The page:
UK businesses have an ‘overly optimistic picture’ of the digital landscape compared to their French and Germany, law firm Gowling WLG has said.
In its inaugural Digital Risk Calculator, which asked 999 large SMEs their views on digital risk, Gowling WLG found UK respondents consistently identified between 2 and 25% less than non-UK respondents for each risk area analysed.
Helen Davenport, director at Gowling WLG, said: “The recent wide ranging external cyber-attacks such as the Wannacry and Petya hacks reinforce the real and immediate threat of cyber-crime to all organisations and businesses.
“However, there tends to be an “it won’t happen to me” attitude among business leaders, who on one hand anticipate external cyber-attacks will increase over the next three years, but on the other fail to identify such areas of risk as a concern for them. This is likely preventing them from preparing suitably for digital threats that they may face.”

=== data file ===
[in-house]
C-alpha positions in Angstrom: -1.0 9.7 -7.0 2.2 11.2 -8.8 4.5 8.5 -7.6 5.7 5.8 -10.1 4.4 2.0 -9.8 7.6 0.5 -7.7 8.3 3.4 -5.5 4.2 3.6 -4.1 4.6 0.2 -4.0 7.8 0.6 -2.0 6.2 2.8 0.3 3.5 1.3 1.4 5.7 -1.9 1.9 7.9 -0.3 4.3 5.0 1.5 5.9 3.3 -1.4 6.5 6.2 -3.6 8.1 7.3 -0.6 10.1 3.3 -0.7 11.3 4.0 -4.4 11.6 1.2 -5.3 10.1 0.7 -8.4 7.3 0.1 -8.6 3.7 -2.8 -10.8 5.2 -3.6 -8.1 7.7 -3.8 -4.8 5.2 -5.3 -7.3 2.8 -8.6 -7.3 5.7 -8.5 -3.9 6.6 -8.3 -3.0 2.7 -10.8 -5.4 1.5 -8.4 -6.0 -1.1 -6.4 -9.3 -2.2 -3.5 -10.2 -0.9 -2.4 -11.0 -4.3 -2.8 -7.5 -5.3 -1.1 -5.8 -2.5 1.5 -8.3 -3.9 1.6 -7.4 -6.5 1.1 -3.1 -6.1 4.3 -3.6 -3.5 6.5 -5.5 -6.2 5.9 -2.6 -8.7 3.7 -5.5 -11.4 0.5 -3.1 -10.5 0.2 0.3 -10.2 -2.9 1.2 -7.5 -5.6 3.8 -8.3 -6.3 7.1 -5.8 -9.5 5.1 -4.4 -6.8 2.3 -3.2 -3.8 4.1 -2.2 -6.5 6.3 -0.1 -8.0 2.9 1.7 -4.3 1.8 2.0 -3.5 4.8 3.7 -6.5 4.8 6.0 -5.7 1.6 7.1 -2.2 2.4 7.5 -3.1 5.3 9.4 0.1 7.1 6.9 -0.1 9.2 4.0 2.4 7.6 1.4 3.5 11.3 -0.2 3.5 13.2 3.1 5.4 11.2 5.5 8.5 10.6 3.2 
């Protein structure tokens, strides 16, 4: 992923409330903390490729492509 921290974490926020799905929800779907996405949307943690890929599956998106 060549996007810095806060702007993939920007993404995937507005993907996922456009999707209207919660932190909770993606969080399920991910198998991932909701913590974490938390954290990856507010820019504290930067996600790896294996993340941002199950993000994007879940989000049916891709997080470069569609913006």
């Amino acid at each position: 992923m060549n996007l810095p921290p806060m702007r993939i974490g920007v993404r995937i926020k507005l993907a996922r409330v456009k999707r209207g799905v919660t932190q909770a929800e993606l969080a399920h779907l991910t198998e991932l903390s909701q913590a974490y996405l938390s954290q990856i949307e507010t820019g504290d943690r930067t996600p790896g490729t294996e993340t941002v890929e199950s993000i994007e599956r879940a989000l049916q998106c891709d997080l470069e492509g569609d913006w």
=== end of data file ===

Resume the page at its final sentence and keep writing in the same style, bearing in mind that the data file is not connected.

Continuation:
In the automotive space, external cyber-attacks and issues around highly sensitive or valuable data were rated as the top risks. 62% of automotive business questioned felt external cyber- attack was a threat to their business.
When asked about GDPR, which represents a significant change to data protection legislation, only 14% of total UK companies were aware of the finances they could face – compared to 26% of respondents from Germany and 45% from France.
Similarly only 52% of UK businesses reported doing regular data back-ups, compared to 66% in Germany and 67% in France.
Other digital risks high in the Automotive spectrum include regulatory issues (failure to understand/comply with regulations); lack of sufficient technical and business knowledge amongst employees; identity theft/ cloning and infrastructure risks
Patrick Arben, partner at Gowling WLG, said: “When affected by a cyber-attack or any other digital threat, the immediate focus is to work with IT professionals to understand what has happened. However, it is always worth taking internal or external legal advice, before commencing an investigation and as circumstances change.
“The essence for all business leaders is to stop ignoring the digital risks their companies face. By doing this, they can easily and proactively work to prevent future attacks from happening.”